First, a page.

City A.M. understands that the supermarket giant has been examining an entry strategy for the region’s most populous country for over a year and, with its withdrawal from Japan announced last week, could be ready to launch its push into new territory.
If Tesco does pursue the opportunity, its strategy is likely to involve building the business from scratch due to a lack of suitable assets for purchase.
The move would set it head to head with its main rival in the region, French supermarket chain Carrefour.
Indonesia, which is in the grip of a commodities boom and has a growing middle class, is an attractive market for multinationals.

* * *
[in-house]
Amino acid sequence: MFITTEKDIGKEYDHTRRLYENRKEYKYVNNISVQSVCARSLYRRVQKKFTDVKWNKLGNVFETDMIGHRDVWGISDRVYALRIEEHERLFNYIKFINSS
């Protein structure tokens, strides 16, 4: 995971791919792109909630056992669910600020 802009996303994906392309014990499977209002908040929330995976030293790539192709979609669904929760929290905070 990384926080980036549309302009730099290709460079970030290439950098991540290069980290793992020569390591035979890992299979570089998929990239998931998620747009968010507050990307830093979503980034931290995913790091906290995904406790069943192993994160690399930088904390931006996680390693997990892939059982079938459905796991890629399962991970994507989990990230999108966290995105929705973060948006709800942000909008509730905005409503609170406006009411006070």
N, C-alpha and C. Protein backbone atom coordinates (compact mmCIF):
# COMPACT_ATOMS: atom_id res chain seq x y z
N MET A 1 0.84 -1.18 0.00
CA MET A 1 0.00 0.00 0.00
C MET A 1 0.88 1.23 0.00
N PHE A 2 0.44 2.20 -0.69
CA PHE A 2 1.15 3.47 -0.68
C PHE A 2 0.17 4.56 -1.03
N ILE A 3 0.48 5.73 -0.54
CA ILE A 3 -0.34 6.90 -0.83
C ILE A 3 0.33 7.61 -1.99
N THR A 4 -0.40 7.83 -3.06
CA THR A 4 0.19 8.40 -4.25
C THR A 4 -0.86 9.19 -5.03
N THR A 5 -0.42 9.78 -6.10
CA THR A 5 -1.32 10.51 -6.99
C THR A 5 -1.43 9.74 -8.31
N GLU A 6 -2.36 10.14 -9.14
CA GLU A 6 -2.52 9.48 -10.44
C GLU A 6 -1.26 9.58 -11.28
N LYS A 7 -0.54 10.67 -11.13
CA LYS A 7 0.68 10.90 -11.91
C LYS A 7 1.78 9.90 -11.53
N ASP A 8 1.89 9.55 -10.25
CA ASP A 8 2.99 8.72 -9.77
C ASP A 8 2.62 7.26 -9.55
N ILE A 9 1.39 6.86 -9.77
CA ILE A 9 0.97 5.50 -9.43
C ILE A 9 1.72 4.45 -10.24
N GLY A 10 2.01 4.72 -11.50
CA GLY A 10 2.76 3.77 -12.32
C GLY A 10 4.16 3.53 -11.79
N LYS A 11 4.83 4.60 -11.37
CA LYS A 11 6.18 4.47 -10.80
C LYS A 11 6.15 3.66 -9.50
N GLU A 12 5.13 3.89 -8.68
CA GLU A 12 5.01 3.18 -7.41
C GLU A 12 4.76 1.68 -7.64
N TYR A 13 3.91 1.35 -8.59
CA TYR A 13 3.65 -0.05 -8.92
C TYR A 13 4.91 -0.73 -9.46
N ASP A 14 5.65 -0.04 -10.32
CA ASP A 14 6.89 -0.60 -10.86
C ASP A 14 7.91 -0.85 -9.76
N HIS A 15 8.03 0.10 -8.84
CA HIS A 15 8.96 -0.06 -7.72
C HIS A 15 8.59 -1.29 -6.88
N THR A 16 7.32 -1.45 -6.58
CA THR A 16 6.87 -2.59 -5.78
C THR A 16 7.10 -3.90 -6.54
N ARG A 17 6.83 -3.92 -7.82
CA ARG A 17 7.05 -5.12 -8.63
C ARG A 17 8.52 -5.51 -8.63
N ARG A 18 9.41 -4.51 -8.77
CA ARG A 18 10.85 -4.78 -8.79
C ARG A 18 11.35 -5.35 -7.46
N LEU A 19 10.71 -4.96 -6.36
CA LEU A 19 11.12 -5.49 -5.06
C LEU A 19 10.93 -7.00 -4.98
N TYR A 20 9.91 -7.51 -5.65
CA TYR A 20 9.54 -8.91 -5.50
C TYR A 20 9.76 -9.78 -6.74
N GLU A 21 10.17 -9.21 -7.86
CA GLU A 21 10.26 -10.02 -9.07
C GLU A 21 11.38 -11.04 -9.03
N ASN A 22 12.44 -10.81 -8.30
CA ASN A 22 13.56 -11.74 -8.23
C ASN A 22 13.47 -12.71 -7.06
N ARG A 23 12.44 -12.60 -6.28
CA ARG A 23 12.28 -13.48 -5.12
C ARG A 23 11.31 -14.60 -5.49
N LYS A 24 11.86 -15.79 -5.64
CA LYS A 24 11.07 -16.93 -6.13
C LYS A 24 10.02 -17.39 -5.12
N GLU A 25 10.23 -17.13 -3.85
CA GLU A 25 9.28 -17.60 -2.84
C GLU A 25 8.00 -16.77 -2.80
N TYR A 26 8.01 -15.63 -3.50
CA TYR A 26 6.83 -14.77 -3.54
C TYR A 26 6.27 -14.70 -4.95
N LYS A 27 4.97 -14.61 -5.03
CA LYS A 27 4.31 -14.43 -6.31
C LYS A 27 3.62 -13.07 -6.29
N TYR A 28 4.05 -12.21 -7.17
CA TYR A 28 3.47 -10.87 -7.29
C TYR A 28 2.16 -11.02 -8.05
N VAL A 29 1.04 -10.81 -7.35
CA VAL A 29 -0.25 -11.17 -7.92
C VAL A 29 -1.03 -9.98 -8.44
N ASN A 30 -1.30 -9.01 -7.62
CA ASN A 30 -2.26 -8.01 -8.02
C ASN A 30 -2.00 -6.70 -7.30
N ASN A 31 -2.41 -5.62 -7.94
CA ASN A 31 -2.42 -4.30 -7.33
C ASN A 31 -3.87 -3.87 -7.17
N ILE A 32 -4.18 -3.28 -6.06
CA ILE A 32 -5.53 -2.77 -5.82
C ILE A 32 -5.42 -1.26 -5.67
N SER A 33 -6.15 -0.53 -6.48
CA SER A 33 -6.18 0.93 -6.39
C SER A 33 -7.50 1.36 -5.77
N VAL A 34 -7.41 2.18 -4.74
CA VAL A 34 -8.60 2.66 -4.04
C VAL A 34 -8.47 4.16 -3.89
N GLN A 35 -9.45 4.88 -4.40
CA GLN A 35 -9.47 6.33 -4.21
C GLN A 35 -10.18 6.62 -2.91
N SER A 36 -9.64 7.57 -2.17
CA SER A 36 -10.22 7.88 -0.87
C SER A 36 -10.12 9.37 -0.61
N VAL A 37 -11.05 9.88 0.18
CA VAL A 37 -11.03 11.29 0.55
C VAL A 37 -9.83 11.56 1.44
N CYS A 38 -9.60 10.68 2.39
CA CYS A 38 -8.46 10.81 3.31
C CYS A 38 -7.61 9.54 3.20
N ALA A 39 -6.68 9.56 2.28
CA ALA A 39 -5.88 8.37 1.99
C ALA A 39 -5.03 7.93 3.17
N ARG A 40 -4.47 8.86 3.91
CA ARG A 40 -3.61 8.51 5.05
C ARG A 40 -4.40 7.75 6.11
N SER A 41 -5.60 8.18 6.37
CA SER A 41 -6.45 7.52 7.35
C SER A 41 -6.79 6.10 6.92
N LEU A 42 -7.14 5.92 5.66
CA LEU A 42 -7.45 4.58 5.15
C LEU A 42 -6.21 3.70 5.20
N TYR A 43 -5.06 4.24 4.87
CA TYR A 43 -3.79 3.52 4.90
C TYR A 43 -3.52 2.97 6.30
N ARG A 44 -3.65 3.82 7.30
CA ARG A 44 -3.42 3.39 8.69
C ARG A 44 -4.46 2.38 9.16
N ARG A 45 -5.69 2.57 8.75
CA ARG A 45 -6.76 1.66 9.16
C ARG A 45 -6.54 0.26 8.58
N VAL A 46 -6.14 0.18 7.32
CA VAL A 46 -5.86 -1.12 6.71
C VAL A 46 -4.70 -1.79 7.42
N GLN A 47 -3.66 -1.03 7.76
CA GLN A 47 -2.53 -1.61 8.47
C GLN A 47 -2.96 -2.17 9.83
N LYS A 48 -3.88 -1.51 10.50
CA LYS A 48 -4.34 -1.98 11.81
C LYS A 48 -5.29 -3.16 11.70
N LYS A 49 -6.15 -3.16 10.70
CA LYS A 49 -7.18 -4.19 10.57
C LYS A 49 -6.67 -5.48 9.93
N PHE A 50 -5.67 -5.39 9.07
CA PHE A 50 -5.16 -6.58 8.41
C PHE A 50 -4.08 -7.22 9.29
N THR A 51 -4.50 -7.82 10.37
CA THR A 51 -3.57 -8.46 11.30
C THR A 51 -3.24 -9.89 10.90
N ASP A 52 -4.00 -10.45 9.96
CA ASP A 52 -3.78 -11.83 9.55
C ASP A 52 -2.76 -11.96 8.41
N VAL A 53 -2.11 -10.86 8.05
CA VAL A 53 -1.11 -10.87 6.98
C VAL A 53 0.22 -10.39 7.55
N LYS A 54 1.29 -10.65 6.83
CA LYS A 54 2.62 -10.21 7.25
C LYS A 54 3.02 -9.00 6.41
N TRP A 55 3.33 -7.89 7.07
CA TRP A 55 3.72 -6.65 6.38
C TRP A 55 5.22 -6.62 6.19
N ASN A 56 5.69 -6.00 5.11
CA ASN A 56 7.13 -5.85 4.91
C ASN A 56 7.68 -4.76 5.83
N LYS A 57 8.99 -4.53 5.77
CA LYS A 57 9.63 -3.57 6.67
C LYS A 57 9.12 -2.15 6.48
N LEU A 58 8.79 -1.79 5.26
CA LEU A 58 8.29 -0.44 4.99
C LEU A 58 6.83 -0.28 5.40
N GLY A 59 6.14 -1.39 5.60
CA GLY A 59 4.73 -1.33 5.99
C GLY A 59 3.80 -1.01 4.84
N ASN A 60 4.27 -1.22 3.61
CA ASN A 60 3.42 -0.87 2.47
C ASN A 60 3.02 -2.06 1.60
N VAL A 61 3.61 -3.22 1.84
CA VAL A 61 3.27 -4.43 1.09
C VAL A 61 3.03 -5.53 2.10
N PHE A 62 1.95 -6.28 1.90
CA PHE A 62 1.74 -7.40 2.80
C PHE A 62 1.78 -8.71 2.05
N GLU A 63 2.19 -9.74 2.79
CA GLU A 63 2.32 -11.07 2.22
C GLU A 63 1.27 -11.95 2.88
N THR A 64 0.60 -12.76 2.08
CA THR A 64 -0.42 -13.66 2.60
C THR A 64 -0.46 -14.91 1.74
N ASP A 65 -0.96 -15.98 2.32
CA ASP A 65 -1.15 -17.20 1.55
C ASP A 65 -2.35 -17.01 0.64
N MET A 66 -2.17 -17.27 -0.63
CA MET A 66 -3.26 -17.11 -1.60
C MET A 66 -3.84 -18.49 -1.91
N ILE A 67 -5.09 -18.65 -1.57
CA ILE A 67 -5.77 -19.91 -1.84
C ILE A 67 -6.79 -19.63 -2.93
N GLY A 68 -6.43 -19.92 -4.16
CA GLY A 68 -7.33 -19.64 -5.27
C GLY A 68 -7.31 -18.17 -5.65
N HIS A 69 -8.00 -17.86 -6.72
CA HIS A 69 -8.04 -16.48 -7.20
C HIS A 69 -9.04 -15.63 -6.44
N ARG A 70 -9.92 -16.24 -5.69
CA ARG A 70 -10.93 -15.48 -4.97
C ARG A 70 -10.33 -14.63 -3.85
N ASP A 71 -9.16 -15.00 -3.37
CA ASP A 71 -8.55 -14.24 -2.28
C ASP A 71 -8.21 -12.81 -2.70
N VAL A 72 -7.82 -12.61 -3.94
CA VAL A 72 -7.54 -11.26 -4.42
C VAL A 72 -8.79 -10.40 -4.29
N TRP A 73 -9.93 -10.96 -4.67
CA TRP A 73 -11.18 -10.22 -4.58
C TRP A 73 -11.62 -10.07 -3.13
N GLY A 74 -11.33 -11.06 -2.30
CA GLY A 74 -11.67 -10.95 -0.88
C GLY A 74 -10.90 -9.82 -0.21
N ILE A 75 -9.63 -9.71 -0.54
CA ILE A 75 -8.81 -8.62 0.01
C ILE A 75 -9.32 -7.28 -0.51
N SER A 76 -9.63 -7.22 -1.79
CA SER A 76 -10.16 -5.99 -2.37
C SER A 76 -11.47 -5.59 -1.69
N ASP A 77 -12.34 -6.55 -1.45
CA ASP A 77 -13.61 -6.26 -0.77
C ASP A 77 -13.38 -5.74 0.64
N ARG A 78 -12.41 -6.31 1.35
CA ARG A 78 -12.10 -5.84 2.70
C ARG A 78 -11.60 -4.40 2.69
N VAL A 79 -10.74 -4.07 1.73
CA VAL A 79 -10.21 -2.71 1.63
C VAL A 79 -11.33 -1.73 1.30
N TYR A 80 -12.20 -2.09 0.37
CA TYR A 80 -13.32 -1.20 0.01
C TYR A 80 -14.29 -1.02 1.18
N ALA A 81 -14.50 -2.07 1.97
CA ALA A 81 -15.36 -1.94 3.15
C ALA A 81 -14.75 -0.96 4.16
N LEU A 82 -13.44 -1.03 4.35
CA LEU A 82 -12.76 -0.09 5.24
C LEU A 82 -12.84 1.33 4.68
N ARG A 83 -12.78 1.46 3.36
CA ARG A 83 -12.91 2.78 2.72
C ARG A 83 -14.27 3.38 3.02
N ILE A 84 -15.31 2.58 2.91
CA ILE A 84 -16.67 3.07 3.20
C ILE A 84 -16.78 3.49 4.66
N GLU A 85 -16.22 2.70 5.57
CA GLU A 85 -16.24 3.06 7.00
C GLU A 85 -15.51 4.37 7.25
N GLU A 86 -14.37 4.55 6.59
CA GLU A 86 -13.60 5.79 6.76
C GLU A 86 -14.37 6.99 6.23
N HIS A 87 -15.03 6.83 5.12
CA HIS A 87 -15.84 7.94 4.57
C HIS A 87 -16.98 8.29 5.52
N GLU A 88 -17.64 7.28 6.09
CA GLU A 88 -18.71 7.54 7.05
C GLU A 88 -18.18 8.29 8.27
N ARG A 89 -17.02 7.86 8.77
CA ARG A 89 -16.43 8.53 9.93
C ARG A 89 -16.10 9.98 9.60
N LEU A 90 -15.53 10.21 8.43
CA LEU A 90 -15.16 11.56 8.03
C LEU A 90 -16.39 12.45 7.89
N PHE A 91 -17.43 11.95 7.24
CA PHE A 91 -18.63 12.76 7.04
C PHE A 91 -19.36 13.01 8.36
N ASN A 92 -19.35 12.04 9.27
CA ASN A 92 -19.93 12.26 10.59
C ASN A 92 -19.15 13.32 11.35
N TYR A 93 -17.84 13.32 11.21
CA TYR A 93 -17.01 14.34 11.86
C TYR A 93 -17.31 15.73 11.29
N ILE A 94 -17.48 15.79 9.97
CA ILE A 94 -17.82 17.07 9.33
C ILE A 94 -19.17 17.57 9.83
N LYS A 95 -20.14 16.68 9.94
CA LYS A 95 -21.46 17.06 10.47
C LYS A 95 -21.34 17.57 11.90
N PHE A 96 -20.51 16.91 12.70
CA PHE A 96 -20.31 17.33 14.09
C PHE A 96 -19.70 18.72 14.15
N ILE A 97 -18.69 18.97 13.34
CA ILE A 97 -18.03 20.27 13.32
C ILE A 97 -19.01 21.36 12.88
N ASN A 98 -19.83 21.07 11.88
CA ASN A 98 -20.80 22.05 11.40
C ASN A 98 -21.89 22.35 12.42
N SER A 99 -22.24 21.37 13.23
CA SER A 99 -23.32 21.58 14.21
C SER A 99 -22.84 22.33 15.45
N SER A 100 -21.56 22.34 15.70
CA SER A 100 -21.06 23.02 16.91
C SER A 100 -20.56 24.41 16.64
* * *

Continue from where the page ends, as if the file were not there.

But it could prove hard to dislodge Carrefour, which has partnered with Indonesian billionaire Chairul Tanjung in order to smooth its path to growth.
Tesco already has a presence in China, Thailand, India, Malaysia and South Korea but received a setback in Thailand last year when it missed out on buying Carrefour’s assets as its rival withdrew from the country.
The setback left Tesco with capital to deploy in the region and the exit from Japan will supply further firepower.
A spokesman for Tesco said: “We don’t comment on speculation.”